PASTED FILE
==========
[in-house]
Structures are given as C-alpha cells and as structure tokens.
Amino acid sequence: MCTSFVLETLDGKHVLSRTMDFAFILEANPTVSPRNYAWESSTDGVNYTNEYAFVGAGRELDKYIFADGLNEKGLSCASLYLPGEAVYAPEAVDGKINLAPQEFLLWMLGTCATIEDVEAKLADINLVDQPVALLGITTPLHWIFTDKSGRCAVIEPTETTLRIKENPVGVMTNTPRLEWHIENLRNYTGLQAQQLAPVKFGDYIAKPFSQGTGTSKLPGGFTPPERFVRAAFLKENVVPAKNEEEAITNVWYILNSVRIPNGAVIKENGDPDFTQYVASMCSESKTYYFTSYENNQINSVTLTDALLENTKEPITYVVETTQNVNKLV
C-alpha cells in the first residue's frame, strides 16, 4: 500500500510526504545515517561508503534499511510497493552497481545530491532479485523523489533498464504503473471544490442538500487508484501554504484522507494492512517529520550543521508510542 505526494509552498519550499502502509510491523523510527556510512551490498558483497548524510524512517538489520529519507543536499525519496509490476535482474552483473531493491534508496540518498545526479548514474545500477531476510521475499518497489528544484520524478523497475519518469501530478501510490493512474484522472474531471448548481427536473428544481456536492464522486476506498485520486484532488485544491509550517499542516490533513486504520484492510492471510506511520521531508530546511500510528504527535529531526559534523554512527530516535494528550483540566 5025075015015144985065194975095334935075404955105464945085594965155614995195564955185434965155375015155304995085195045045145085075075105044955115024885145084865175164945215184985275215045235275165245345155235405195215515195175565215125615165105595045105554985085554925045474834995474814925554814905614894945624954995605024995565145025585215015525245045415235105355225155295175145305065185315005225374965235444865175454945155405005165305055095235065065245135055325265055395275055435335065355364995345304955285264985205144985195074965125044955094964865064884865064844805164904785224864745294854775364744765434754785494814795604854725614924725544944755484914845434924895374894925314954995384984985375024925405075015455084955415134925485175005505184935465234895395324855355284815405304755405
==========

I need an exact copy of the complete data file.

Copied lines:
[in-house]
Structures are given as C-alpha cells and as structure tokens.
Amino acid sequence: MCTSFVLETLDGKHVLSRTMDFAFILEANPTVSPRNYAWESSTDGVNYTNEYAFVGAGRELDKYIFADGLNEKGLSCASLYLPGEAVYAPEAVDGKINLAPQEFLLWMLGTCATIEDVEAKLADINLVDQPVALLGITTPLHWIFTDKSGRCAVIEPTETTLRIKENPVGVMTNTPRLEWHIENLRNYTGLQAQQLAPVKFGDYIAKPFSQGTGTSKLPGGFTPPERFVRAAFLKENVVPAKNEEEAITNVWYILNSVRIPNGAVIKENGDPDFTQYVASMCSESKTYYFTSYENNQINSVTLTDALLENTKEPITYVVETTQNVNKLV
C-alpha cells in the first residue's frame, strides 16, 4: 500500500510526504545515517561508503534499511510497493552497481545530491532479485523523489533498464504503473471544490442538500487508484501554504484522507494492512517529520550543521508510542 505526494509552498519550499502502509510491523523510527556510512551490498558483497548524510524512517538489520529519507543536499525519496509490476535482474552483473531493491534508496540518498545526479548514474545500477531476510521475499518497489528544484520524478523497475519518469501530478501510490493512474484522472474531471448548481427536473428544481456536492464522486476506498485520486484532488485544491509550517499542516490533513486504520484492510492471510506511520521531508530546511500510528504527535529531526559534523554512527530516535494528550483540566 5025075015015144985065194975095334935075404955105464945085594965155614995195564955185434965155375015155304995085195045045145085075075105044955115024885145084865175164945215184985275215045235275165245345155235405195215515195175565215125615165105595045105554985085554925045474834995474814925554814905614894945624954995605024995565145025585215015525245045415235105355225155295175145305065185315005225374965235444865175454945155405005165305055095235065065245135055325265055395275055435335065355364995345304955285264985205144985195074965125044955094964865064884865064844805164904785224864745294854775364744765434754785494814795604854725614924725544944755484914845434924895374894925314954995384984985375024925405075015455084955415134925485175005505184935465234895395324855355284815405304755405